Electric motor
Electric motor, any of a class of devices that convert electrical energy to mechanical energy, usually by employing electromagnetic phenomena.

What is an electric motor?
How do you bring issues in motion and maintain them moving without moving a muscle mass? While steam engines create mechanical energy using hot steam or, more specifically, steam pressure, electric motors use electrical energy as their supply. For this reason, electric motors are also known as electromechanical transducers.

The counter piece to the electric motor is the generator, that includes a similar structure. Generators transform mechanic motion into energy. The physical basis of both processes is the electromagnetic induction. In a generator, current is induced and electrical energy is created when a conductor is at a moving magnetic field. Meanwhile, within an electric engine a current-holding conductor induces magnetic areas. Their alternating forces of attraction and repulsion produce the foundation for generating motion.
How does a power motor work?
Motor housing with stator
Motor housing with stator
Generally, the heart of an electric motor consists of a stator and a rotor. The word “stator” comes from the Latin verb “stare” = “to stand still”. The stator is the immobile component of a power motor. It really is firmly mounted on the equally immobile housing. The rotor on the other hand is installed to the engine shaft and may move (rotate).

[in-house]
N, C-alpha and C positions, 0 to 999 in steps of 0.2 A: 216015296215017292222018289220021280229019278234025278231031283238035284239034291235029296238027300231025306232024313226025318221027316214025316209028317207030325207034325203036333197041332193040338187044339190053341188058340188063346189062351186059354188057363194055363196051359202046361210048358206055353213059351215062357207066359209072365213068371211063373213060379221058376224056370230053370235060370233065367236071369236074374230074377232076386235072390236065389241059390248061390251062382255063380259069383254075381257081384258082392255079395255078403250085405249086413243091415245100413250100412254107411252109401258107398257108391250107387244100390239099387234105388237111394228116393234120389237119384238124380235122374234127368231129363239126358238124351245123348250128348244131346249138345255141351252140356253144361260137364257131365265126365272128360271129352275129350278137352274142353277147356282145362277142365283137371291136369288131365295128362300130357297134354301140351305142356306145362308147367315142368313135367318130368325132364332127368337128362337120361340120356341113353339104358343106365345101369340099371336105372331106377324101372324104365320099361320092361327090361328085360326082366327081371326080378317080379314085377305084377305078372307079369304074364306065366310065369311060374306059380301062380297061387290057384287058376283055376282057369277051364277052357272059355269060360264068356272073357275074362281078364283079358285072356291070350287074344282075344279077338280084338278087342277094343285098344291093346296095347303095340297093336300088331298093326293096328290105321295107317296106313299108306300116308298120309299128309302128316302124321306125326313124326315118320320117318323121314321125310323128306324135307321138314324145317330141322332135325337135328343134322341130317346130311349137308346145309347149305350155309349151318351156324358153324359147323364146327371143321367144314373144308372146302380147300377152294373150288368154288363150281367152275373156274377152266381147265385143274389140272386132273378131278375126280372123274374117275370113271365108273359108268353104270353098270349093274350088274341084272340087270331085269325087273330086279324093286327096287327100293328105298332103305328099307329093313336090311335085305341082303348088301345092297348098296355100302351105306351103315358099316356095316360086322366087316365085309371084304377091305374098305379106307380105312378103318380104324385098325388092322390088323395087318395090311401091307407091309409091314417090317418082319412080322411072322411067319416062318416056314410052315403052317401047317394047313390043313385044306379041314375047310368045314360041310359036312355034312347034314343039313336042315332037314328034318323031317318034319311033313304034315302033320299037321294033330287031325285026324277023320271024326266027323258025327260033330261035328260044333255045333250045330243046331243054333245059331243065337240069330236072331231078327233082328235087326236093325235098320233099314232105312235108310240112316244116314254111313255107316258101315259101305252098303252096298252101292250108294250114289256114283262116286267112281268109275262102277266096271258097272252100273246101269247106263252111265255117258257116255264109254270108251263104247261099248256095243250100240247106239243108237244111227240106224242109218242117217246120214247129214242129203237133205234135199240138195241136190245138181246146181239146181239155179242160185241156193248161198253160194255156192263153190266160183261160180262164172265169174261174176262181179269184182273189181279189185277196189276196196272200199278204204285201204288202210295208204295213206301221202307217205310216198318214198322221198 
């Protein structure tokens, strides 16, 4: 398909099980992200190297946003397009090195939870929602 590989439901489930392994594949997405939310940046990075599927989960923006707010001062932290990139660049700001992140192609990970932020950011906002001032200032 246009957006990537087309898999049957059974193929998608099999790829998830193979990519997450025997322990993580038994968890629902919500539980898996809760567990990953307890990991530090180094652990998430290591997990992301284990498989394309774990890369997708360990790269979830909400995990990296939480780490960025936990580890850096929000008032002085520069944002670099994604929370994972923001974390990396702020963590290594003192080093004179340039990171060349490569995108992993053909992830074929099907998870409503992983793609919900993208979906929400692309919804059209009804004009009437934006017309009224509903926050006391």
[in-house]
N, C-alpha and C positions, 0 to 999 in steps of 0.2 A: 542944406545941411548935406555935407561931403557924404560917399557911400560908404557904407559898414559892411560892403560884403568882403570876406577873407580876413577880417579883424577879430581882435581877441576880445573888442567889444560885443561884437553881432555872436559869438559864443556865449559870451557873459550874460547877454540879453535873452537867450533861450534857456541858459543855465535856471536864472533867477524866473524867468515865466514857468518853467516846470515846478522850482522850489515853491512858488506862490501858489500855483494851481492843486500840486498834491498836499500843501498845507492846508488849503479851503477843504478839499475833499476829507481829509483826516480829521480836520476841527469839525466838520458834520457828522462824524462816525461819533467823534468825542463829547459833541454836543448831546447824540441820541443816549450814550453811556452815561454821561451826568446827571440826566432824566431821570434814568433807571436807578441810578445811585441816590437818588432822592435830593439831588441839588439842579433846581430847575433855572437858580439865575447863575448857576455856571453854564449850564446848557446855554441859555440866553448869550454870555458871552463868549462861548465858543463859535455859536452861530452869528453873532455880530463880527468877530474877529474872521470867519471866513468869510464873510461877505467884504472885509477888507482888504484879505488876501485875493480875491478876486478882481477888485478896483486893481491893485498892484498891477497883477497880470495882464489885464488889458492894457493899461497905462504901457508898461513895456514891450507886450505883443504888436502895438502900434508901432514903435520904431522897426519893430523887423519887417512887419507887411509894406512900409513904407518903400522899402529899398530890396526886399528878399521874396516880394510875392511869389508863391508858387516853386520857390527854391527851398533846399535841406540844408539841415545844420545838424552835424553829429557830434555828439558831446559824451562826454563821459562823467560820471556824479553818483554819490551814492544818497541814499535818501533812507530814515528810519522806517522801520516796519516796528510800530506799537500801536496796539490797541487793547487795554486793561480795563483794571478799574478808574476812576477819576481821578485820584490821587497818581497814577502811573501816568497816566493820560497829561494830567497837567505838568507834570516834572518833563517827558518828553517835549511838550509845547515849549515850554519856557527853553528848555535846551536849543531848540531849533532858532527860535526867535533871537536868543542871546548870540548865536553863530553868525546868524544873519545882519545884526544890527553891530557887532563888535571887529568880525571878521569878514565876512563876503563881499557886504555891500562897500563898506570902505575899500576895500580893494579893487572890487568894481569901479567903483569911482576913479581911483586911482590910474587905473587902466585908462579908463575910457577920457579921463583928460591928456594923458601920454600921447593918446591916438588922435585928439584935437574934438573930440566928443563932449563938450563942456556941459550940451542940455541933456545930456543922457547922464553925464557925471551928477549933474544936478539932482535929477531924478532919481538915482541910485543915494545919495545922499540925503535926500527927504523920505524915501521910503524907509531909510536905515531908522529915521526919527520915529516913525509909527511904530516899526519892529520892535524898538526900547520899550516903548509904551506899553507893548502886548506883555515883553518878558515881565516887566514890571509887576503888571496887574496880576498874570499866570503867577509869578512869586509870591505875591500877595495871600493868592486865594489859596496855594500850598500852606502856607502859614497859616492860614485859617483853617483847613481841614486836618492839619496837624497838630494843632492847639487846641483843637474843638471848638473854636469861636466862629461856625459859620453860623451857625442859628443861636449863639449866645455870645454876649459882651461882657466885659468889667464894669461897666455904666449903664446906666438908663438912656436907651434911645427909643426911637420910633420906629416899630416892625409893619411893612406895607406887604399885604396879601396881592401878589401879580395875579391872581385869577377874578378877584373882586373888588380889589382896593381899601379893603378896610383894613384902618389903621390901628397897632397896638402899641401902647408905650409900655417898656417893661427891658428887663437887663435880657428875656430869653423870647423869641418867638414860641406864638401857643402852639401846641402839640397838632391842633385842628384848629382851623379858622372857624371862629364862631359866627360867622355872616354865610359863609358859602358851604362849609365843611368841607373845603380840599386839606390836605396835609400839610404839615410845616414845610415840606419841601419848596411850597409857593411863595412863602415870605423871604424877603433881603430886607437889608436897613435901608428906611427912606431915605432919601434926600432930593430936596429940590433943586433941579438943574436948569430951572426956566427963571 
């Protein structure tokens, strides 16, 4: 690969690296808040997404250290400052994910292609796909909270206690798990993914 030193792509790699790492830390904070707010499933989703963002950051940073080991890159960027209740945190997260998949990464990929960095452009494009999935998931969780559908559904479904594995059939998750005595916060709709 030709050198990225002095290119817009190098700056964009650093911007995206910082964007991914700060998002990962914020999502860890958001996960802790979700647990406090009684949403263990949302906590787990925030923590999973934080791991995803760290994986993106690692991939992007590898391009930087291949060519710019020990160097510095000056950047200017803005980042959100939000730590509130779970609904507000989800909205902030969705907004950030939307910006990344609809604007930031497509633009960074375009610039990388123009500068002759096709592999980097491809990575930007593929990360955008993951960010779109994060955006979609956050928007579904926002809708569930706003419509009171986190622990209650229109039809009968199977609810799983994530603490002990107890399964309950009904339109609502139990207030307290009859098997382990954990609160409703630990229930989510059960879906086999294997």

In case of AC motors, the stator includes the so-called laminated core, which is wrapped in copper wires. The winding acts as a coil and generates a rotating magnetic field when current is usually flowing through the cables. This magnetic field created by the stator induces a current in the rotor. This current then generates an electromagnetic field around the rotor. Consequently, the rotor (and the attached engine shaft) rotate to check out the rotating magnetic field of the stator.

The electric engine serves to use the created rotary motion in order to drive a equipment unit (as torque converter and speed variator) or to directly drive an application as line motor.
What forms of electric motors are available?
All inventions began with the DC electric motor. Nowadays nevertheless, AC motors of various designs are the mostly used electric motors in the industry. They all possess a common result: The rotary movement of the electric motor axis. The function of AC motors is founded on the electromagnetic working theory of the DC electric motor.

DC motors
As with most electric motors, DC motors contain an immobile part, the stator, and a moving element, the rotor. The stator consists either of an electric magnet utilized to induce the magnetic field, or of long term magnets that consistently generate a magnetic field. Within the stator is where in fact the rotor is certainly located, also known as armature, that is wrapped by a coil. If the coil is connected to a way to obtain direct current (a electric battery, accumulator, or DC voltage supply device), it generates a magnetic field and the ferromagnetic core of the rotor turns into an electromagnet. The rotor is certainly movable installed via bearings and may rotate to ensure that it aligns with the attracting, i.e. opposing poles of the magnetic field – with the north pole of the armature opposite of the south pole of the stator, and the other method round.